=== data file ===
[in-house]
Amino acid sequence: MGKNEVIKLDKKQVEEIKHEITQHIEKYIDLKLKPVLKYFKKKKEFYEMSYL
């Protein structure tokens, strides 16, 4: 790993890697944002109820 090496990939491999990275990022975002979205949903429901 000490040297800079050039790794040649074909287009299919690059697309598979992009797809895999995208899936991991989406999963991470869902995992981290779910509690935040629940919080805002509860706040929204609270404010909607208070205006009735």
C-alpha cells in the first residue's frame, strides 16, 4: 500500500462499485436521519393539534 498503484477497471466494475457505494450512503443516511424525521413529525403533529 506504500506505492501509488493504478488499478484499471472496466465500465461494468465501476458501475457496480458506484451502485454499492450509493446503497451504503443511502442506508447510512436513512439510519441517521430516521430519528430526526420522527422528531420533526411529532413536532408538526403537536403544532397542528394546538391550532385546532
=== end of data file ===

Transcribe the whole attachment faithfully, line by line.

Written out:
[in-house]
Amino acid sequence: MGKNEVIKLDKKQVEEIKHEITQHIEKYIDLKLKPVLKYFKKKKEFYEMSYL
């Protein structure tokens, strides 16, 4: 790993890697944002109820 090496990939491999990275990022975002979205949903429901 000490040297800079050039790794040649074909287009299919690059697309598979992009797809895999995208899936991991989406999963991470869902995992981290779910509690935040629940919080805002509860706040929204609270404010909607208070205006009735």
C-alpha cells in the first residue's frame, strides 16, 4: 500500500462499485436521519393539534 498503484477497471466494475457505494450512503443516511424525521413529525403533529 506504500506505492501509488493504478488499478484499471472496466465500465461494468465501476458501475457496480458506484451502485454499492450509493446503497451504503443511502442506508447510512436513512439510519441517521430516521430519528430526526420522527422528531420533526411529532413536532408538526403537536403544532397542528394546538391550532385546532